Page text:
Though we will consider positions and job prospects across a spectrum of library work, we will explore concepts and examples of "alternative" library work. We will also focus on the creation of an online presence that highlights our experience, and how we can bring many skill sets to bear in a world of information - as well as recognize our "transferable skills" that are valuable and applicable to any position. We will look at what the library and information landscape look like these days, and how you bring unique and valuable skills to the job market. 

Purpose of course
The purpose of this course is to give you, the LIS professional, an approach to marketing the broad range of your skills effectively for continued career advancement. The rapidly changing job market means that LIS professionals need to think creatively and flexibly about the valuable and unique skills they bring to the marketplace – both to “traditional” library and information positions, and to positions outside of the traditional information world, which is increasingly the world we work in. This course is intended to provide practical tips to help you prepare for and navigate employment transition and change successfully, no matter the stage of your career. The course will also touch on the broader topic of managing career change.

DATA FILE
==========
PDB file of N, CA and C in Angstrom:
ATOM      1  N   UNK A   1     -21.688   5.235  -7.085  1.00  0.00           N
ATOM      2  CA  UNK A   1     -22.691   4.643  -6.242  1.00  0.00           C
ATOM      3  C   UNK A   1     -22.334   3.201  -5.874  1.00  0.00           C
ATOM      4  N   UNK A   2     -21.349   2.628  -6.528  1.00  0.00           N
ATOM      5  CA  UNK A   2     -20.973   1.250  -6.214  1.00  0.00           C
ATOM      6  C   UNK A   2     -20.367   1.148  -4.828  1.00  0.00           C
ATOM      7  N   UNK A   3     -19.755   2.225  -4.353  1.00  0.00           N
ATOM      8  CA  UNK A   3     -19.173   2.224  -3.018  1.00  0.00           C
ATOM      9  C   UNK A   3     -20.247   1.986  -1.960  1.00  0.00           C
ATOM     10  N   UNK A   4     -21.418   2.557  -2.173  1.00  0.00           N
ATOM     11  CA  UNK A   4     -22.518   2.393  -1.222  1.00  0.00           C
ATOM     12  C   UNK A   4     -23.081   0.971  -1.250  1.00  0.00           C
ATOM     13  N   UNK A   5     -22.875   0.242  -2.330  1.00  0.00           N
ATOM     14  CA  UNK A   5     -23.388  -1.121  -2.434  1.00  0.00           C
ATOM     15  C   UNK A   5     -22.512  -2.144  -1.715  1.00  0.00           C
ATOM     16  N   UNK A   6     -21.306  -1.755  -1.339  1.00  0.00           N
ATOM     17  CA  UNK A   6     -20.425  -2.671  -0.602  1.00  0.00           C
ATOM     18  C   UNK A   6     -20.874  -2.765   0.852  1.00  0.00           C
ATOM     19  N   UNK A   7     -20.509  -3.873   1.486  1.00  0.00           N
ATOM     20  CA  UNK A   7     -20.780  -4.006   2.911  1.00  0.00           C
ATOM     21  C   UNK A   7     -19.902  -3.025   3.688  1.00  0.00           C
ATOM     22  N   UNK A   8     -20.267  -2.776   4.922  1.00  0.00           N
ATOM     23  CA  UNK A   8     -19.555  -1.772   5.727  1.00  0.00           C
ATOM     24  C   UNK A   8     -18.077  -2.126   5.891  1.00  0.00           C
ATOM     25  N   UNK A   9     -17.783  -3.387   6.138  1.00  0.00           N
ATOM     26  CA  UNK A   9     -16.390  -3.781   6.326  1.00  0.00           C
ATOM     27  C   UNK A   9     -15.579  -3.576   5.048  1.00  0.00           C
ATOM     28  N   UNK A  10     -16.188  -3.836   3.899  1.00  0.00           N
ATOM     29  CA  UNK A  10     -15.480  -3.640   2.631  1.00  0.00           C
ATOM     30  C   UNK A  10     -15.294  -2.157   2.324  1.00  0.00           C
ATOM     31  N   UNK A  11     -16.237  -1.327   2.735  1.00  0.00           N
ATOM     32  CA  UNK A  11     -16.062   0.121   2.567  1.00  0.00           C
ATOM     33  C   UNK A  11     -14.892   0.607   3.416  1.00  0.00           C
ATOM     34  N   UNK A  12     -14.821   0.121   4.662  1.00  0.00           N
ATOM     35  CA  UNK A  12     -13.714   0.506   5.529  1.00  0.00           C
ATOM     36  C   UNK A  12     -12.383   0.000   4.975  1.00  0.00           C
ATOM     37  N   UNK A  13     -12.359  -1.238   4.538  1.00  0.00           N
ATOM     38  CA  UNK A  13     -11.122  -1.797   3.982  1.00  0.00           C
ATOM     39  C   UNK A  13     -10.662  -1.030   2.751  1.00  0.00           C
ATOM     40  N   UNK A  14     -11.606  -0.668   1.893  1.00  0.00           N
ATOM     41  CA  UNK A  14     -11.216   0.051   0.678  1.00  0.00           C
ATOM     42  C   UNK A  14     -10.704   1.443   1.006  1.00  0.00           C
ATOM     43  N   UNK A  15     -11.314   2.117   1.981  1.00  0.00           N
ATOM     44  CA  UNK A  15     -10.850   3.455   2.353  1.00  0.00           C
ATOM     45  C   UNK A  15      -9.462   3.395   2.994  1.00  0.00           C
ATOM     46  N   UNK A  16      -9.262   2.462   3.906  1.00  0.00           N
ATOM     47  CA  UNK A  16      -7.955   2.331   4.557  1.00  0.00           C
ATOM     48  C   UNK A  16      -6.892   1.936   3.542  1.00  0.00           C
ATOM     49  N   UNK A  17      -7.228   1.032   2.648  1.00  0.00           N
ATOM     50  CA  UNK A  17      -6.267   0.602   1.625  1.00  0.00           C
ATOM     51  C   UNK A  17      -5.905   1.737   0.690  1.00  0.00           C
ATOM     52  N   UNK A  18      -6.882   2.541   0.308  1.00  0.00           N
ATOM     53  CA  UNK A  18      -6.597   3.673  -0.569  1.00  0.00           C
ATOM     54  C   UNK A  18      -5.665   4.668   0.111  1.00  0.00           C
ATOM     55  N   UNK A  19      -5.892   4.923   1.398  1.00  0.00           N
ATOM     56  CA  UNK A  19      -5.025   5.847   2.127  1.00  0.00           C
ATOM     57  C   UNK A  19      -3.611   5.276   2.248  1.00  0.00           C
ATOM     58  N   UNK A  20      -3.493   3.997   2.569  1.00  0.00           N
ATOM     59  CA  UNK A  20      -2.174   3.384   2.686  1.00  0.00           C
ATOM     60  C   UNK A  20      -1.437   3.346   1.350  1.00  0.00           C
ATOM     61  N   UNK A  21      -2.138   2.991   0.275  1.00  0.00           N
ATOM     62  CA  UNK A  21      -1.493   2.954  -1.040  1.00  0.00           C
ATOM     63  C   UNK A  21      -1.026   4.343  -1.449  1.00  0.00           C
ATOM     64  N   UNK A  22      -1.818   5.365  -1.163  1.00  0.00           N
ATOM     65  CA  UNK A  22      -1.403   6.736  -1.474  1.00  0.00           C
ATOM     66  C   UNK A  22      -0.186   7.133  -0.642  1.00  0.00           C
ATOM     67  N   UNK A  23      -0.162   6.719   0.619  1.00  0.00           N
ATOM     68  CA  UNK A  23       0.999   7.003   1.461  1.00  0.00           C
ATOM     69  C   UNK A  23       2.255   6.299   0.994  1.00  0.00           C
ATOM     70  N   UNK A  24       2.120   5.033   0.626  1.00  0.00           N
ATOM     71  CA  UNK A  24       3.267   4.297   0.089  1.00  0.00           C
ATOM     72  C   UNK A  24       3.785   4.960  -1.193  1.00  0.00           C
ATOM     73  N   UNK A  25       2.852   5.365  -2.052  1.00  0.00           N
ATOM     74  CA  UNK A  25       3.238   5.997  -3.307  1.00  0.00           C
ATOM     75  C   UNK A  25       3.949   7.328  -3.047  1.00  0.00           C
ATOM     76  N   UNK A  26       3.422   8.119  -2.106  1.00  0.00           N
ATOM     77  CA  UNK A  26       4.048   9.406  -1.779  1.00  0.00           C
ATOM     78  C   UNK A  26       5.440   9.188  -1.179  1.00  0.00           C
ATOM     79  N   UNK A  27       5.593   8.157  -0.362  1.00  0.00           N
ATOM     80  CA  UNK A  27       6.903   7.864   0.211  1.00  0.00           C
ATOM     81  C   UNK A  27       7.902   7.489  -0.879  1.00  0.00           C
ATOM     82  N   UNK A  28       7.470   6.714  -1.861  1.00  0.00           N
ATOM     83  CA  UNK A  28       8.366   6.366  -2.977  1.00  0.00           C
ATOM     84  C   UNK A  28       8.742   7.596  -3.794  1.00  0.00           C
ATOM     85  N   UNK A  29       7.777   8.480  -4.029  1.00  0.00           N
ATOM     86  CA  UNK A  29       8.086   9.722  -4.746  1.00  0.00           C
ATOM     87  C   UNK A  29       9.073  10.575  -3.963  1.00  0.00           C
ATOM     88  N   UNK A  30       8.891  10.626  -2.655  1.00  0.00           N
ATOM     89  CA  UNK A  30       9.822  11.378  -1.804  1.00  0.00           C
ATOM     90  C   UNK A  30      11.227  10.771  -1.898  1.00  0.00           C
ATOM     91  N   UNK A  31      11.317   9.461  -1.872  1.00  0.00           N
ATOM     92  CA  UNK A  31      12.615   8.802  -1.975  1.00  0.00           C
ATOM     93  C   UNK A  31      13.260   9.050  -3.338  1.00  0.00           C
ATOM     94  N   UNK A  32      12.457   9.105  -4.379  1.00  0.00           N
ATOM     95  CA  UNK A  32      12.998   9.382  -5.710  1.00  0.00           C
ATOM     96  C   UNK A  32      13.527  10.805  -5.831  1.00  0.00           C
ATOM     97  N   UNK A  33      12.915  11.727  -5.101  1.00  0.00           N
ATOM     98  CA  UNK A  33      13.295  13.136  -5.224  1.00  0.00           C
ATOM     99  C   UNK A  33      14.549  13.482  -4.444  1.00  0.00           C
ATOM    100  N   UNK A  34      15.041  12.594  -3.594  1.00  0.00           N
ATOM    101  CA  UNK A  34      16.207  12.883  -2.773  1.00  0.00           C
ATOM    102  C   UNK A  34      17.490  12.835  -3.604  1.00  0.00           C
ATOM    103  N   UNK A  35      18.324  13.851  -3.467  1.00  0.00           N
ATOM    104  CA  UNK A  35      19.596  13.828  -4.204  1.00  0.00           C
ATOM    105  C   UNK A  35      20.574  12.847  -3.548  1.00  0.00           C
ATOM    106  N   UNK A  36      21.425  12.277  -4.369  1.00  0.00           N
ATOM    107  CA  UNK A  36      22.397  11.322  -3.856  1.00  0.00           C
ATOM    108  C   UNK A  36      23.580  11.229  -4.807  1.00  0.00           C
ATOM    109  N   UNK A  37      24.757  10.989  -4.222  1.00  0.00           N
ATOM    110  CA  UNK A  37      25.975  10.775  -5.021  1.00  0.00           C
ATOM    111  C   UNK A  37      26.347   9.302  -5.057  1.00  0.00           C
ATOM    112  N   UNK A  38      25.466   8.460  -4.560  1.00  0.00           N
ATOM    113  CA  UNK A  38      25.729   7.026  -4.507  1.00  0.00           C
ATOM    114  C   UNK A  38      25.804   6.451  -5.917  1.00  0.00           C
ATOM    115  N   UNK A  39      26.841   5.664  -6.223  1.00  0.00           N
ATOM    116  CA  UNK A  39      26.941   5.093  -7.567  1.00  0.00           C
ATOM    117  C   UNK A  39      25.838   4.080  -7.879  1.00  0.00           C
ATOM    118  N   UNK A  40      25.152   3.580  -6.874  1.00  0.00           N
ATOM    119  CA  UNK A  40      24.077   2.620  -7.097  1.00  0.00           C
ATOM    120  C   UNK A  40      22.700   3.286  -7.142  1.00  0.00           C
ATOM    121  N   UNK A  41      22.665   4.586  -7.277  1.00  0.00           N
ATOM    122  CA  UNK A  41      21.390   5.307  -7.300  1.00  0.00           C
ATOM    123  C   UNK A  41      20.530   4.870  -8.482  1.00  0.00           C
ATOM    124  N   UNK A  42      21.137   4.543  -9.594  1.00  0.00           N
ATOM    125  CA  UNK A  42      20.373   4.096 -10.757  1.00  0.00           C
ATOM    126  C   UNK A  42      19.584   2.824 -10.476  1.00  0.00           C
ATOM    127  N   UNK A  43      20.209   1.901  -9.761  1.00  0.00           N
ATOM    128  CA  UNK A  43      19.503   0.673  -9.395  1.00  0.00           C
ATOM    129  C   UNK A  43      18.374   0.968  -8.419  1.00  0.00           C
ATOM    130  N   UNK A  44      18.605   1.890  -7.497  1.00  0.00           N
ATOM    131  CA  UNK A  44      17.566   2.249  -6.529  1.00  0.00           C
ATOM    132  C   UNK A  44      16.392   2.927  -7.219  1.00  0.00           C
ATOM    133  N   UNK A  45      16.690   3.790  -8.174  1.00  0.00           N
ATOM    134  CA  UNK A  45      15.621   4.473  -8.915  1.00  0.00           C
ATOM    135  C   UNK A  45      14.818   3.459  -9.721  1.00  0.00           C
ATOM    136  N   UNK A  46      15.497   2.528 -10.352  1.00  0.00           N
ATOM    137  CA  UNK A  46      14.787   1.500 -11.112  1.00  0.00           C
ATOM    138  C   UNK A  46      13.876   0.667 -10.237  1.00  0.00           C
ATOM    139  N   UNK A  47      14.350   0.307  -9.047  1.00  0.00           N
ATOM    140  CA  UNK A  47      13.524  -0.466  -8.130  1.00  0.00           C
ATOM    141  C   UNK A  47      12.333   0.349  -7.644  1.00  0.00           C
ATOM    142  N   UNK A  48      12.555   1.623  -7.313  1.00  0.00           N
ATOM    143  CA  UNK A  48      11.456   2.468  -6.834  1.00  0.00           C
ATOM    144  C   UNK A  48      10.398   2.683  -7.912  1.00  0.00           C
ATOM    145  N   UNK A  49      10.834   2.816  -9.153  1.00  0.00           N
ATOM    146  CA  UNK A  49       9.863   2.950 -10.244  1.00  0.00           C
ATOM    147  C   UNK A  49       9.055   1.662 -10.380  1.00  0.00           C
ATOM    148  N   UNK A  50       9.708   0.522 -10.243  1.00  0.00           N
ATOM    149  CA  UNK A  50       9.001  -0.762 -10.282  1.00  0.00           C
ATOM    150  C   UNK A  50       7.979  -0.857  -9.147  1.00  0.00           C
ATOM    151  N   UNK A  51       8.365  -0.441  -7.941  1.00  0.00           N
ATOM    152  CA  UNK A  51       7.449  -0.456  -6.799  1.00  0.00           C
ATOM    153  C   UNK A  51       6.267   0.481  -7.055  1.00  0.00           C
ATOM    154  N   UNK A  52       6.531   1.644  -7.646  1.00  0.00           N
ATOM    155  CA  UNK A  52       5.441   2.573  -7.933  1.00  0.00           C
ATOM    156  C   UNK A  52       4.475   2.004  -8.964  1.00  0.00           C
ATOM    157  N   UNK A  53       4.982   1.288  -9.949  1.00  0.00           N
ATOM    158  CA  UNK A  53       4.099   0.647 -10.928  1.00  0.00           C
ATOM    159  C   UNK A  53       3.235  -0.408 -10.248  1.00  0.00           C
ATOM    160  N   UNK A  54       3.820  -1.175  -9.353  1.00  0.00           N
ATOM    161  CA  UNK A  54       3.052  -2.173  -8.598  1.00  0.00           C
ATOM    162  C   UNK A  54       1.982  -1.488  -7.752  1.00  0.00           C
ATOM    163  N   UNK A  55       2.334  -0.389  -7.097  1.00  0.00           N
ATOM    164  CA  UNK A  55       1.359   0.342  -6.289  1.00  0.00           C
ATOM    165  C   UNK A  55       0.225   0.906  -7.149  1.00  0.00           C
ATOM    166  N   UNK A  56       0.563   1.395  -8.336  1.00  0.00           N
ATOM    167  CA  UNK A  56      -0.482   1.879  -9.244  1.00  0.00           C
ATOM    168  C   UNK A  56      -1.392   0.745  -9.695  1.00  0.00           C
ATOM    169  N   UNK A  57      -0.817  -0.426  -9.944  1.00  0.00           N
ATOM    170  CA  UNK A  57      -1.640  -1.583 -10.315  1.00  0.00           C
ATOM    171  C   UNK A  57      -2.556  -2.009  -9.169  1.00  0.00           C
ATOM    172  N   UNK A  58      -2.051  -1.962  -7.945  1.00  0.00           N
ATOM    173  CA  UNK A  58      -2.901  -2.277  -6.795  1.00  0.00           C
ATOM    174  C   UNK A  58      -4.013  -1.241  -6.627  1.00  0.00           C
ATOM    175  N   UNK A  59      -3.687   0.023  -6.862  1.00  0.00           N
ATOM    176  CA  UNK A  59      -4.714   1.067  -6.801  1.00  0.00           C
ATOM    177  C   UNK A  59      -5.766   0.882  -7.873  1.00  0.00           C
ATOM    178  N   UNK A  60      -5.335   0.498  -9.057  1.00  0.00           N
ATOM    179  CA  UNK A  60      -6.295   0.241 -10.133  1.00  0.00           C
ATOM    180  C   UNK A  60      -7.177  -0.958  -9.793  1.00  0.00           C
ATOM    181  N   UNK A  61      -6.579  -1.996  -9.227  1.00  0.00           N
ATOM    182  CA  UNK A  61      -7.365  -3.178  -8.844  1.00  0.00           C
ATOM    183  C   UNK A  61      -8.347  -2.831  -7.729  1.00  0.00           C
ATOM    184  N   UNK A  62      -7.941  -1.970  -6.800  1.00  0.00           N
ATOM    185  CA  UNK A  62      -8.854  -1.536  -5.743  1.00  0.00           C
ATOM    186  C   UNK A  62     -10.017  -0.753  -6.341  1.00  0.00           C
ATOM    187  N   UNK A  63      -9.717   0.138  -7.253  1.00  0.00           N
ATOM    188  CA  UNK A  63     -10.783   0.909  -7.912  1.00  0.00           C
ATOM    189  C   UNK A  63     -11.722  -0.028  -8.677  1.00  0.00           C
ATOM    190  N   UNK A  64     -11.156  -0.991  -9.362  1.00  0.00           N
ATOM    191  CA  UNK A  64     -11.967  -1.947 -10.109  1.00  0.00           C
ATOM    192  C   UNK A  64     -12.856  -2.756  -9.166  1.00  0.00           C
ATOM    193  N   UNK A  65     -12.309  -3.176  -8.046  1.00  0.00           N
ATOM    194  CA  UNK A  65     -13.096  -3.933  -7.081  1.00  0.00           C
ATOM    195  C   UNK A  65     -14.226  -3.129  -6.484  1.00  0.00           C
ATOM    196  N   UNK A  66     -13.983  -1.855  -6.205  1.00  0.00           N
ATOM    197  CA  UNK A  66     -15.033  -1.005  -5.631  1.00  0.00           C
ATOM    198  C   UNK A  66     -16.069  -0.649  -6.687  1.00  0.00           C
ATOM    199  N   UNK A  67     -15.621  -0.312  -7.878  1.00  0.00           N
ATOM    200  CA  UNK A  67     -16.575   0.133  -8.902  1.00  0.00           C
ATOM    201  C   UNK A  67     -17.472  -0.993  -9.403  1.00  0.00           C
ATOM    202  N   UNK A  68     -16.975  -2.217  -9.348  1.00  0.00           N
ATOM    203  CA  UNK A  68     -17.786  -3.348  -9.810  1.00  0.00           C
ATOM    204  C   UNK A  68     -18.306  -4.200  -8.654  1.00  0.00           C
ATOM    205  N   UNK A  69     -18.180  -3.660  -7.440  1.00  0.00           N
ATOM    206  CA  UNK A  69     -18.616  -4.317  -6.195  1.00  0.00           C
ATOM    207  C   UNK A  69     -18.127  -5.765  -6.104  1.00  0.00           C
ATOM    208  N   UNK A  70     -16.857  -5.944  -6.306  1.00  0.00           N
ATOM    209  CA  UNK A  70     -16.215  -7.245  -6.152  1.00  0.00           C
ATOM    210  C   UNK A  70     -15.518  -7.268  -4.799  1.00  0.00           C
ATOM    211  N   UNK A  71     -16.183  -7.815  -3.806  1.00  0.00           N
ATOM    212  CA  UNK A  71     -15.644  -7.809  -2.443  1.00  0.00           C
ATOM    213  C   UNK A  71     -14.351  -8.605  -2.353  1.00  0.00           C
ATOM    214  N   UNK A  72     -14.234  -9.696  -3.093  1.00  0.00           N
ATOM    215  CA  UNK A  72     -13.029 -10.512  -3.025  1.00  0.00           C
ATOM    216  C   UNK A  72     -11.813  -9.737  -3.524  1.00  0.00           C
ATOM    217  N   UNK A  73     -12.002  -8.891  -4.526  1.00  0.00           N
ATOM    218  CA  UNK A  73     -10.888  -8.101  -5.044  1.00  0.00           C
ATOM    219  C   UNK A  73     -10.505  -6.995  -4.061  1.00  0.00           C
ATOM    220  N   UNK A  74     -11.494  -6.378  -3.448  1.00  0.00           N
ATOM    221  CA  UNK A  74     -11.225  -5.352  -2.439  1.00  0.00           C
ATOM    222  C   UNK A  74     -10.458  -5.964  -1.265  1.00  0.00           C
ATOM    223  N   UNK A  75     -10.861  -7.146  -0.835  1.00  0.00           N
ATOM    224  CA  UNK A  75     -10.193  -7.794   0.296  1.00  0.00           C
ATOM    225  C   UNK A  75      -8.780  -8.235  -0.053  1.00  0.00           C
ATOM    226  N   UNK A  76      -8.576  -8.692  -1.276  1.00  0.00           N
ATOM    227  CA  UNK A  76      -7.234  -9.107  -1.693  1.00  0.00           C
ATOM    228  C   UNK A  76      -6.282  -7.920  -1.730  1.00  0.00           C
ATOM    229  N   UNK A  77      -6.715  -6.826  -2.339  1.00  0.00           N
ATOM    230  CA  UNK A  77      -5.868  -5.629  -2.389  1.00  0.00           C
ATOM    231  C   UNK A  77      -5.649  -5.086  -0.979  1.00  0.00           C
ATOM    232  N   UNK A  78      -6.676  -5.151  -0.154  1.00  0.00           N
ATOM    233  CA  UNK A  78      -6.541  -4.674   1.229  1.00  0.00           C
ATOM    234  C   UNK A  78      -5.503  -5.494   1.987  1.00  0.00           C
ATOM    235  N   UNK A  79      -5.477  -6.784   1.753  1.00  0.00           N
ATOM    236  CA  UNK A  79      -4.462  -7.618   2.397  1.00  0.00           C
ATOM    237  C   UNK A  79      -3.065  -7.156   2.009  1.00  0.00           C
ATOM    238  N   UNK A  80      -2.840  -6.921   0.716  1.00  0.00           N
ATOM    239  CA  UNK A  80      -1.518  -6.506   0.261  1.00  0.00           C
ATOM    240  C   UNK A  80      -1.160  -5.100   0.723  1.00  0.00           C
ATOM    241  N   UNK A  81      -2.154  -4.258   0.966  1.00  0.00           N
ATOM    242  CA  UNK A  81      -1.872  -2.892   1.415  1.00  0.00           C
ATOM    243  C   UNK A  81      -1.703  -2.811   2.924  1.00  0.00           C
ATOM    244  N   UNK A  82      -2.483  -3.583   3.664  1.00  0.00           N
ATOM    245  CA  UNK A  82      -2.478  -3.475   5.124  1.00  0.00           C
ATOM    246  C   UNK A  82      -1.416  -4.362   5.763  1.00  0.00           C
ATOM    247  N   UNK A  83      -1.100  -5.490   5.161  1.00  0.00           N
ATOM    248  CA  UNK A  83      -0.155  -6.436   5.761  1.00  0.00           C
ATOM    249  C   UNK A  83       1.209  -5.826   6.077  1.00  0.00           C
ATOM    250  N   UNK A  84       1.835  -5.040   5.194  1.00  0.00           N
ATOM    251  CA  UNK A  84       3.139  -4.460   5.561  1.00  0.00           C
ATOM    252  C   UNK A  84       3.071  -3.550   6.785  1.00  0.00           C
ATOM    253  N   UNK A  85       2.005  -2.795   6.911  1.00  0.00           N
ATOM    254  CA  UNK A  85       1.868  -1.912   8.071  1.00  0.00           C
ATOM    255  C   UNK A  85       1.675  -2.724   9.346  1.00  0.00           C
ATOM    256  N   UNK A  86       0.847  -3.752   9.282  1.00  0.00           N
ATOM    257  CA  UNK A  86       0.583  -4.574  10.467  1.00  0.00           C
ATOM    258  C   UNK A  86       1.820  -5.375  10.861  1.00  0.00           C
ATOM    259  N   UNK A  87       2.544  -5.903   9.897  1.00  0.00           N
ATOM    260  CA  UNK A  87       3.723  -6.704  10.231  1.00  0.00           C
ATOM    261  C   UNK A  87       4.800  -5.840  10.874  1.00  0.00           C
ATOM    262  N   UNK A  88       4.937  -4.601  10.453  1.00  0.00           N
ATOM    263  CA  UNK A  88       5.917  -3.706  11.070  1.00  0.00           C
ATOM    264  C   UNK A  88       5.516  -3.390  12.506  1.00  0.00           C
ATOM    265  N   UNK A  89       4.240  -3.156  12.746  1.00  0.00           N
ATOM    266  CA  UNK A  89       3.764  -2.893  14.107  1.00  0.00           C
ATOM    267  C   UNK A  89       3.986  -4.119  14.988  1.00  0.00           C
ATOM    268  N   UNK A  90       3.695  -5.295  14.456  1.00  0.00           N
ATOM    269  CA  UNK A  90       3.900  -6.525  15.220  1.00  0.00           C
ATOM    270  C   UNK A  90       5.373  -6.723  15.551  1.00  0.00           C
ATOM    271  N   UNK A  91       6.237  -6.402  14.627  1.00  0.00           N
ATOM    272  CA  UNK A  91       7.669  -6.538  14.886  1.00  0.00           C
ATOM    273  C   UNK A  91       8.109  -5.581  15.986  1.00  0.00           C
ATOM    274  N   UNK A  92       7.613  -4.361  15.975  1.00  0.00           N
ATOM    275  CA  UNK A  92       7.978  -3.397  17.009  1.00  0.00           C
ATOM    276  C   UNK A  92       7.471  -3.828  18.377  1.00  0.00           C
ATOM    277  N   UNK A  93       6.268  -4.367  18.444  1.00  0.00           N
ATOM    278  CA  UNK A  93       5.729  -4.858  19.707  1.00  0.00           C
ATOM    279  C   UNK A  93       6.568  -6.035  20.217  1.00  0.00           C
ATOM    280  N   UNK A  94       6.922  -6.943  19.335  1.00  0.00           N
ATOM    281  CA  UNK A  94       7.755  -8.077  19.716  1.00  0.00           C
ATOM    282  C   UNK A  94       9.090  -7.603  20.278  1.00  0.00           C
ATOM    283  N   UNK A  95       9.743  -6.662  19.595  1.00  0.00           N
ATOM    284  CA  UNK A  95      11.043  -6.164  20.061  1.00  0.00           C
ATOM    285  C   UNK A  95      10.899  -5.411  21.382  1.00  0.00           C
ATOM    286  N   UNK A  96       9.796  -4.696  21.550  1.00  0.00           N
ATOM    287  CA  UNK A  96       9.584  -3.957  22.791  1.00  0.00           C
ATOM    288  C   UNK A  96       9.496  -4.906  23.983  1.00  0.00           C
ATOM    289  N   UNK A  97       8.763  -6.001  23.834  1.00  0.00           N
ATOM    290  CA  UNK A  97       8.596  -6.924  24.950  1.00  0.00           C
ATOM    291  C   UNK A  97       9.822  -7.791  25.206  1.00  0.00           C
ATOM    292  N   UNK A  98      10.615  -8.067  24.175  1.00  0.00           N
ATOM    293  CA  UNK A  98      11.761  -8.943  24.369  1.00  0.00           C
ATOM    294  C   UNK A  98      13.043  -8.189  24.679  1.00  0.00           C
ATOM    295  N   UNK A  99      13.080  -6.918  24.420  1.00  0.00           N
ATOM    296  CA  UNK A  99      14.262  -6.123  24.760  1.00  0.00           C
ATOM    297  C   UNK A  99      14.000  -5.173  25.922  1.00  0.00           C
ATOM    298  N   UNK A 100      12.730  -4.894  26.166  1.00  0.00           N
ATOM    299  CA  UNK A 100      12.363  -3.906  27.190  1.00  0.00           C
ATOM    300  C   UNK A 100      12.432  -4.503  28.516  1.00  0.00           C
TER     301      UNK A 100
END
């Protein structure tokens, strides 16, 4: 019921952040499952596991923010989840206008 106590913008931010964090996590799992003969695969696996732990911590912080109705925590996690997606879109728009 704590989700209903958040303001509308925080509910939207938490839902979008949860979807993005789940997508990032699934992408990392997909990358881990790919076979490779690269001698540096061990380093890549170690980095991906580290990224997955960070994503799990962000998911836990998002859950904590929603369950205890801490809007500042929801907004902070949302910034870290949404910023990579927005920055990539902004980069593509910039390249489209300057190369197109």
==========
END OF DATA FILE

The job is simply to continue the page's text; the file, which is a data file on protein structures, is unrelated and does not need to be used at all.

Classroom information
We will be using Zoom for any of our "live" class meeting sessions, and either Zoom or Panopto for the recorded lectures and demonstrations. All sessions will be recorded, but we will have at least one synchronous session as a way to meet each other and form an initial network. We typically schedule another live session later in the course as well, as a way to check-in and get together online. All live sessions are optional but encouraged. 

Initial synchronous Zoom sessions
I am offering two initial synchronous sessions that will be recorded. You are welcome to attend either of the sessions below, depending on your preference. You do not have to attend both. I will share the same content in each session, but each will be unique based on who attends and questions asked.